Dr. Caroline Mitchell is a clinician and scientist conducting translational research on how the vaginal microbiome impacts reproductive health. Her clinical practice focuses on vulvovaginal disorders.
- Clinical Interests
- Vaginal discharge
- Vulvar dermatoses
- Sexually transmitted diseases
- Medical Education
- MD, Harvard Medical School
- Residency, University of Washington Medical Center
- Board Certifications
- Obstetrics & Gynecology
- Foreign Languages
- Boston: Massachusetts General Hospital
- Existing Patients
- Patient Gateway
- Insurances Accepted
- Aetna Health Inc.
- AllWays Health (NHP) - ACD
- AllWays Health (NHP) - PBO
- Beech Street
- Blue Cross Blue Shield - Blue Care 65
- Blue Cross Blue Shield - Indemnity
- Blue Cross Blue Shield - Managed Care
- Blue Cross Blue Shield - Partners Plus
- BMC HealthNet Mass Health MCO/ACO
- Cigna (PAL #'s)
- Commonwealth Care Alliance
- Fallon Community HealthCare
- Great-West Healthcare (formally One Health Plan)
- Harvard Pilgrim Health Plan - ACD
- Harvard Pilgrim Health Plan - PBO
- Health Care Value Management (HCVM)
- Humana/Choice Care PPO
- Maine Community Health Options (MCHO)
- Medicare - ACD
- OSW - Maine
- OSW - Rhode Island
- OSW - Vermont
- Private Health Care Systems (PHCS)
- Railroad Medicare
- Railroad Medicare - ACD
- Senior Whole Health
- Tufts Health Plan
- United Healthcare (non-HMO) - ACD
- United Healthcare (non-HMO) - PBO
Note: This provider may accept more insurance plans than shown; please call the practice to find out if your plan is accepted.
- Patient Age Group
- Provider Gender
Dr. Mitchell runs a referral vulvovaginitis clinic at the Massachusetts General Hospital and is a faculty member in the Vincent Center for Reproductive Biology. Dr. Mitchell received her BA in Women’s Studies from Harvard College and spent 2 years in the Peace Corps in Southern Africa before returning to Harvard Medical School for her MD degree. She did her OB/Gyn residency training at the University of Washington in Seattle, where she also received her MPH degree. She spent 7 years on faculty at the UW before returning to MGH in 2014.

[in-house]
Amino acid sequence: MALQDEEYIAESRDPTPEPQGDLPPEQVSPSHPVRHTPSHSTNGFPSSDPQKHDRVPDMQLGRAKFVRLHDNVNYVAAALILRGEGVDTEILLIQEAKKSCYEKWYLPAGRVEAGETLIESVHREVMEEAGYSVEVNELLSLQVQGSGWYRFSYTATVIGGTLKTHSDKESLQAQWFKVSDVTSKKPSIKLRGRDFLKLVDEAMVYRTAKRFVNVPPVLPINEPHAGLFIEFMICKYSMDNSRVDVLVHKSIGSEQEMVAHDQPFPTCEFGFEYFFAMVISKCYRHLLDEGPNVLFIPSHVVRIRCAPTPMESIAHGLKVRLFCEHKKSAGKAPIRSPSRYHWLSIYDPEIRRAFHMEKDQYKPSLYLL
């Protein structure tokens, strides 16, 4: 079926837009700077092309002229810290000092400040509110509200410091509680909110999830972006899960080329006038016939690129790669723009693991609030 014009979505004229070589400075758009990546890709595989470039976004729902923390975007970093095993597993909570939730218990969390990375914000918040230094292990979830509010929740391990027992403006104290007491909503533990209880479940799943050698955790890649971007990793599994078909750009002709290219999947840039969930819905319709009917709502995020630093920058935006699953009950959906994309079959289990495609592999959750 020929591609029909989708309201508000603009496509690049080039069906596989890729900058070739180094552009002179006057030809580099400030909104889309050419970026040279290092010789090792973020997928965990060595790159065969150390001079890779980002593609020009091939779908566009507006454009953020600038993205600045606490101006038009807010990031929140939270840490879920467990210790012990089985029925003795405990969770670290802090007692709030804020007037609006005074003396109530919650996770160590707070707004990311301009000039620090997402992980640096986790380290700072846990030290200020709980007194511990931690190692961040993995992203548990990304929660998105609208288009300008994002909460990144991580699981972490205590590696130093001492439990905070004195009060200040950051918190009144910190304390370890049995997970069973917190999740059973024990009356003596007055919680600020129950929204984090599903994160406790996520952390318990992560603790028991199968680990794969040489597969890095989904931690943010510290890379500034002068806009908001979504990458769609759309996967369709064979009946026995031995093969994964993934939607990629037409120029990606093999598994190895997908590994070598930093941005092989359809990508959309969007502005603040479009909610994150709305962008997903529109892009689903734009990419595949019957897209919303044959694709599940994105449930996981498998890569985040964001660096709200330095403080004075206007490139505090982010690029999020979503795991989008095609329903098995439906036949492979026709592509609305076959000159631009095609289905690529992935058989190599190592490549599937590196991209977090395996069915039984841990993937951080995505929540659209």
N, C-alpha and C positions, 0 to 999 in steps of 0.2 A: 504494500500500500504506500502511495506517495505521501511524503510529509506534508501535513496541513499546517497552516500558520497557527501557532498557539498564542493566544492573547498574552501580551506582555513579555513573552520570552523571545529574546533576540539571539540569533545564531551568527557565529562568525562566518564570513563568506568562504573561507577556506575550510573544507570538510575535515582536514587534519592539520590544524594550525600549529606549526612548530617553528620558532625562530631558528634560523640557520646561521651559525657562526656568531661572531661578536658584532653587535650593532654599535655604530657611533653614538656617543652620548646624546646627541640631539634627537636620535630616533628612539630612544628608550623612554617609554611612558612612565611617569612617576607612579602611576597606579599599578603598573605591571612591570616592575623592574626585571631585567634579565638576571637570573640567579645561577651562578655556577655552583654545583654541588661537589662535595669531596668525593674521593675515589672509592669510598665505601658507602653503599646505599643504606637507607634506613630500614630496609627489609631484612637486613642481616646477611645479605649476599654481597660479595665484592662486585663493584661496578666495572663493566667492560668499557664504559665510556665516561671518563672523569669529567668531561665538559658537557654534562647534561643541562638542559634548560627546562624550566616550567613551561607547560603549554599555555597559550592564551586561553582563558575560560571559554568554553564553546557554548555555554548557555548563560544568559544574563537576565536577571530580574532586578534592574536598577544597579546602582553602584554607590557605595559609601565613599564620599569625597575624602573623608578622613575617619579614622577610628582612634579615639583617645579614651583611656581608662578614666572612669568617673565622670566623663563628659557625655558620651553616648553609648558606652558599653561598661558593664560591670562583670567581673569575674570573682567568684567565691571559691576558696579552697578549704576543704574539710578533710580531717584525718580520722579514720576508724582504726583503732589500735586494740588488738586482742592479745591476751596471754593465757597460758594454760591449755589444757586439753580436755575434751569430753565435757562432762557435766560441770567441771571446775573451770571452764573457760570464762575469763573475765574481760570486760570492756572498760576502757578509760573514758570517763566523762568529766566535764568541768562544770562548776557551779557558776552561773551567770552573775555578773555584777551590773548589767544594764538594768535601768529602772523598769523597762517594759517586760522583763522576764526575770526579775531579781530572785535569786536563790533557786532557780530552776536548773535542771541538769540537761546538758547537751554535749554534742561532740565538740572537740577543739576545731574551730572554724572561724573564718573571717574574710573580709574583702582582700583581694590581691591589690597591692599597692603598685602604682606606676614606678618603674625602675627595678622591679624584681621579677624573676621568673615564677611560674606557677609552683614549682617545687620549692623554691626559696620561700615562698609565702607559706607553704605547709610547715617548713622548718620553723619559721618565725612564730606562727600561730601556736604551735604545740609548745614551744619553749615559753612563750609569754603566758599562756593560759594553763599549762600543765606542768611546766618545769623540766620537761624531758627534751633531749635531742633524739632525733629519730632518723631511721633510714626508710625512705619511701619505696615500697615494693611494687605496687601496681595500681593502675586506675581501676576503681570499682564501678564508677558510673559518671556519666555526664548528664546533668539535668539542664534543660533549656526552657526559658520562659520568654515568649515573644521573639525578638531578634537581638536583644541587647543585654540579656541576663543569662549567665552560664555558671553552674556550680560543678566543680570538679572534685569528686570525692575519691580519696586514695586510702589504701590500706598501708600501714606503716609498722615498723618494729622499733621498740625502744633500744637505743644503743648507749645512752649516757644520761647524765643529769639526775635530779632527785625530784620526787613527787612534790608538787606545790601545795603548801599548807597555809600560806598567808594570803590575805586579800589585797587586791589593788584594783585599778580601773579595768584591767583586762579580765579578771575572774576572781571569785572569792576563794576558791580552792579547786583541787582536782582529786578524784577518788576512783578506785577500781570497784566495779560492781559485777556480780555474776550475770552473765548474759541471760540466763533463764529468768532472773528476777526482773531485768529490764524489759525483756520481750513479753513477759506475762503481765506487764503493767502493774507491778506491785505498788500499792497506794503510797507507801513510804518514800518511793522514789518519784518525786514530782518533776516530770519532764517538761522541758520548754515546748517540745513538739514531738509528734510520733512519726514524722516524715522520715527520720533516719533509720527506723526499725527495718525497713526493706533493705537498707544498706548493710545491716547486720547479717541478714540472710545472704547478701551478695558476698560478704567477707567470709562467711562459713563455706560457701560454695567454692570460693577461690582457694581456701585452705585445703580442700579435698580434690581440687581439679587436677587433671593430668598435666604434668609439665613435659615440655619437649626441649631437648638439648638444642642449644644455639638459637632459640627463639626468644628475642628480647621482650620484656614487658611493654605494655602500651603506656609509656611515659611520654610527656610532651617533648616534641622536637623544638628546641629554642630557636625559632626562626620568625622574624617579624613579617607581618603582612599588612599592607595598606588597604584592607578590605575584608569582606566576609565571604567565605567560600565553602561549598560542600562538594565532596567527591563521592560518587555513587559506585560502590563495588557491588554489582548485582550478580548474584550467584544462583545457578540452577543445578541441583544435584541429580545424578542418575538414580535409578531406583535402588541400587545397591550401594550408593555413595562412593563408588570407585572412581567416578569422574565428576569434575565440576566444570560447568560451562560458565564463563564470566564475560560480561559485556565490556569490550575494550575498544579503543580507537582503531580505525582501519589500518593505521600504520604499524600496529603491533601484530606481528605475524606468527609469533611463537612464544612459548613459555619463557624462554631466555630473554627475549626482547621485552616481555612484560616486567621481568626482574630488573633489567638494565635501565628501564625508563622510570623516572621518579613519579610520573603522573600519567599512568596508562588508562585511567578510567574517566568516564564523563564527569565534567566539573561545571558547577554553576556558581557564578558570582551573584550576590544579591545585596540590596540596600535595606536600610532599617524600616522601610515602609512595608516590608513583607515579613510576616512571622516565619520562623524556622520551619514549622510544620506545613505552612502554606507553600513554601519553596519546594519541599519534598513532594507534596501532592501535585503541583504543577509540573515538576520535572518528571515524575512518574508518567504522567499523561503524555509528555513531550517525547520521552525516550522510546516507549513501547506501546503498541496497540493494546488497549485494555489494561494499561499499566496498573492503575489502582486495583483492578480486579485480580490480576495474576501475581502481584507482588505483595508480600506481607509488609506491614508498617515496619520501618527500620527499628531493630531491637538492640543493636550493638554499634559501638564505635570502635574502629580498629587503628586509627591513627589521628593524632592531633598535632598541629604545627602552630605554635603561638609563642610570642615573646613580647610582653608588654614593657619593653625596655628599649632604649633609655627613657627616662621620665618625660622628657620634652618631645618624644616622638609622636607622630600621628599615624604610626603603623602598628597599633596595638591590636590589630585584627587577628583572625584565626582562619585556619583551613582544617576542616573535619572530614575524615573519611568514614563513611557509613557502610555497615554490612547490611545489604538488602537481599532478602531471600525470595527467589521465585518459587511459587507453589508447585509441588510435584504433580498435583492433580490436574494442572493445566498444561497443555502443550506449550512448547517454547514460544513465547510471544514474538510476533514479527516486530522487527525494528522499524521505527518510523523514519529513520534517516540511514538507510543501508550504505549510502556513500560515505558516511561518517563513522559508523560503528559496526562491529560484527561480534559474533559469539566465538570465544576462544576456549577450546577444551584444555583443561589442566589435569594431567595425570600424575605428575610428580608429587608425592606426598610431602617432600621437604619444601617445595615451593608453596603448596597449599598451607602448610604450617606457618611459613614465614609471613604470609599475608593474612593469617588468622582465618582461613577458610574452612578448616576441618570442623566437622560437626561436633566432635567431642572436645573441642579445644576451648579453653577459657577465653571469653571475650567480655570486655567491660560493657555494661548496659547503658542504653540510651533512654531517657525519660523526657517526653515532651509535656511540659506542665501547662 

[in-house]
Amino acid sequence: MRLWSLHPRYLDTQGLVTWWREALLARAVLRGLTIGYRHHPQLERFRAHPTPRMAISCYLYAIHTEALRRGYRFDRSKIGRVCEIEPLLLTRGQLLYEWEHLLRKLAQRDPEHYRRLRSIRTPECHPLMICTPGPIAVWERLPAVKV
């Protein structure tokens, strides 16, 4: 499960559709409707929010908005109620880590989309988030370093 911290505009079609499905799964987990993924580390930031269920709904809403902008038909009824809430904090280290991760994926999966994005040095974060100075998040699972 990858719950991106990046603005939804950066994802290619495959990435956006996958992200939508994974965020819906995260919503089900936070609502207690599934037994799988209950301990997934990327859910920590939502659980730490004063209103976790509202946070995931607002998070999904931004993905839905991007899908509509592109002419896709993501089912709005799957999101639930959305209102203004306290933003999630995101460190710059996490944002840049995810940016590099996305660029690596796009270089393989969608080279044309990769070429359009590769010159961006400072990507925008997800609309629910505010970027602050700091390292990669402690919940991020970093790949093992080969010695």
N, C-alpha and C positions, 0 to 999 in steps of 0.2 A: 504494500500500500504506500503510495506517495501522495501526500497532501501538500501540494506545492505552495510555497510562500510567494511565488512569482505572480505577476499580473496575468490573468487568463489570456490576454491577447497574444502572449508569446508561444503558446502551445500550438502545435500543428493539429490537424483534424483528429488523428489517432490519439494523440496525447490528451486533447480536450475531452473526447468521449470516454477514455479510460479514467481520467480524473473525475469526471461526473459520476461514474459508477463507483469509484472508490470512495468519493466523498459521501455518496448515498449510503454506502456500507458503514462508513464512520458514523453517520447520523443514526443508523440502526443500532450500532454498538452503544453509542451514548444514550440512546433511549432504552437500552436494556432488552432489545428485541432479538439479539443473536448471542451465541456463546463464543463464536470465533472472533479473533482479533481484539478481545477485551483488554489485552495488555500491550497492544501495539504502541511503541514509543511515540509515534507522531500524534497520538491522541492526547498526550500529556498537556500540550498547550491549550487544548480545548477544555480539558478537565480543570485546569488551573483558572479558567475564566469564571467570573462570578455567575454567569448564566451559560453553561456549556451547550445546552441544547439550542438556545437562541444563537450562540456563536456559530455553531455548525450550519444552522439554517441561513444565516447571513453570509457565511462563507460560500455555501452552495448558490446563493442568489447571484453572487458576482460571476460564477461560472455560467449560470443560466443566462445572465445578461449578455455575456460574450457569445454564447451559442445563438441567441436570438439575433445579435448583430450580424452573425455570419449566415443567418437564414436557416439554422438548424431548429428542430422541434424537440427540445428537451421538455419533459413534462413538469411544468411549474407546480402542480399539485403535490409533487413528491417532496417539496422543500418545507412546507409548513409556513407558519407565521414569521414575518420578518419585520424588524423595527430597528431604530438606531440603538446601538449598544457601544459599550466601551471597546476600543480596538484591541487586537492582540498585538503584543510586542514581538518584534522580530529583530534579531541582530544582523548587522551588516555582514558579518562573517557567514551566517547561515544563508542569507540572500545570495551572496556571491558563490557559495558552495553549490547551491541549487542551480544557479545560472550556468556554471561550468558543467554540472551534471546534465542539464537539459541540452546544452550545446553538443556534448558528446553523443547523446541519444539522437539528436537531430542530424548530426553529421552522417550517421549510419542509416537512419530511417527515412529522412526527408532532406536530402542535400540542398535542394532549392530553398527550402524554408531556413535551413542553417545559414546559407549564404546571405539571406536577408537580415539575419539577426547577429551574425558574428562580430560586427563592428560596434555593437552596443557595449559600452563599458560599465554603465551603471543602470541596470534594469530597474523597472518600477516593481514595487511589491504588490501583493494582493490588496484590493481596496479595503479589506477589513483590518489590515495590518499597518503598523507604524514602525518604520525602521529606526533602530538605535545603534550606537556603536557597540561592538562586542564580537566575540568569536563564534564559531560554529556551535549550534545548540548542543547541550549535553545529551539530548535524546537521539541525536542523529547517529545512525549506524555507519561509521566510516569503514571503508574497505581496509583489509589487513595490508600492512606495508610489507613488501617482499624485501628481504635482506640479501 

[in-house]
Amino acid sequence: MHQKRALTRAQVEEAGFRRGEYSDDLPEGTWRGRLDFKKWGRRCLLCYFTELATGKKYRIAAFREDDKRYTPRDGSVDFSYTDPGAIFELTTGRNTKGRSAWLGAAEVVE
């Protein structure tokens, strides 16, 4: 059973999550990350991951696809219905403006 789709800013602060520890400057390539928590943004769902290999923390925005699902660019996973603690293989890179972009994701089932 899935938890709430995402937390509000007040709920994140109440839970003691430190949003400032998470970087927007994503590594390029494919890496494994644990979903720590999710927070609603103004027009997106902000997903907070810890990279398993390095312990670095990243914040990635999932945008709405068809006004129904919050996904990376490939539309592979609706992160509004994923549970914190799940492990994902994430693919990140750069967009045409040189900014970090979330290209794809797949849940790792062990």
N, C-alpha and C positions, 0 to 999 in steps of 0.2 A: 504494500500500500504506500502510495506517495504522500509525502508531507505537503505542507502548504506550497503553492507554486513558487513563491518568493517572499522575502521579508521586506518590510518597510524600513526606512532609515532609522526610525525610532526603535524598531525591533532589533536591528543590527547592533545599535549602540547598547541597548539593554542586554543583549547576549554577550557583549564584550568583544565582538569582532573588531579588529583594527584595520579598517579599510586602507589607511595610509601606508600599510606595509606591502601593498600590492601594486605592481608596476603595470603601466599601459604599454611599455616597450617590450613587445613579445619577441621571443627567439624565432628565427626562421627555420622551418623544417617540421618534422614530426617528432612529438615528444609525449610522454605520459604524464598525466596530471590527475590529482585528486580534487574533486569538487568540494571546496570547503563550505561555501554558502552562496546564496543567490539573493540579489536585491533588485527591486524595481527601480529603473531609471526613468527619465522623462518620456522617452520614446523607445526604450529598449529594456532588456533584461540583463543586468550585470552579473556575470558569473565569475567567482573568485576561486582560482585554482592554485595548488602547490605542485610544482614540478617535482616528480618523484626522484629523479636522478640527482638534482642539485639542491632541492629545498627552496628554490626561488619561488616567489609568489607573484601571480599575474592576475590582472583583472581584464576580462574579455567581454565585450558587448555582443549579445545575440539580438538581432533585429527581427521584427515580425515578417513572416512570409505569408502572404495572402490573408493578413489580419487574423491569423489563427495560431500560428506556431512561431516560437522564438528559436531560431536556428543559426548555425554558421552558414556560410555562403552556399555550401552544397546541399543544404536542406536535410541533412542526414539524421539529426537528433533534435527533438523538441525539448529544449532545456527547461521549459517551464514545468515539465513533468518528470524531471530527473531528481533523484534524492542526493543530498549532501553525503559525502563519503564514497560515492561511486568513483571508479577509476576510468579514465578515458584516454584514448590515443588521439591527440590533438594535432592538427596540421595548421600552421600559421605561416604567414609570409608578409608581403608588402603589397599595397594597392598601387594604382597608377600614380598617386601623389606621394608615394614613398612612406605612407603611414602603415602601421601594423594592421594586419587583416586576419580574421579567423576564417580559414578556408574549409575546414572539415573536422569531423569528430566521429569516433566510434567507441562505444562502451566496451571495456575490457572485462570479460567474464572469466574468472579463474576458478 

Dr. Mitchell spends the majority of her time in the lab doing translational and basic science research. Her work focuses on the relationship between the vaginal microbiota and the reproductive mucosal immune response, and how interactions between humans and our microbes influence reproductive health.
She has received career development awards from NIH and the Doris Duke Foundation. She is currently funded by the NIH as a co-investigator on a trial evaluating treatments for genitourinary symptoms of menopause, and received a Harvard Catalyst Microbiome Pilot Award to study the role of the microbiome in fertility. She has also received funding from the American Association of Obstetricians and Gynecologists Foundation, and is an MGH Claflin Award recipient
- Research Summary
There are more bacterial cells in and on our bodies than human cells, and we are learning that these bacteria can have a profound influence on our health.The goal of the Mitchell Lab is to understand how vaginal microbes influence reproductive health and disease. Our current projects include:
- Dr. Mitchell is part of the MSFLASH menopause research network and was the first author of a report in JAMA Internal Medicine on a randomized trial of two treatments for menopausal vaginitis symptoms which showed similar efficacy between vaginal moisturizer, vaginal estrogen and placebo. Biologic samples from that same study will be used to evaluate the role of the vaginal microbiota after menopause.
- In 2019 Dr. Mitchell received a Harvard Catalyst Microbiome Pilot award to study the effects of microbiota on fertility outcomes
- A proposal focused on identifying characteristics of Lactobacillus species associated with beneficial reproductive health outcomes was the basis of Dr. Mitchell’s successful application for an MGH Claflin Scholar Award in 2015.
- The Domolky Innovation Award allowed Dr. Mitchell to initiate a study of vulvovaginal symptoms and the microbial community in women with inflammatory bowel disease, which is the first of its kind in this population.
A clinical trial comparing two treatments for postmenopausal vaginal discomfort – low-dose vaginal estrogen and a vaginal moisturizer – to placebo treatments found that both produced symptom improvements similar to those associated with the placebos after 12 weeks of treatment.
The Vagina Dialogues: Vulvovaginal Health after Menopause
Caroline Mitchell, MD, MPH, director of the Vulvovaginal Disorders program at Mass General, discusses vaginal and genitourinary health for women after menopause and reviews common treatments for vaginal discomfort—some of which are better supported by research than others.
55 Fruit Street
Boston, MA 02114-2696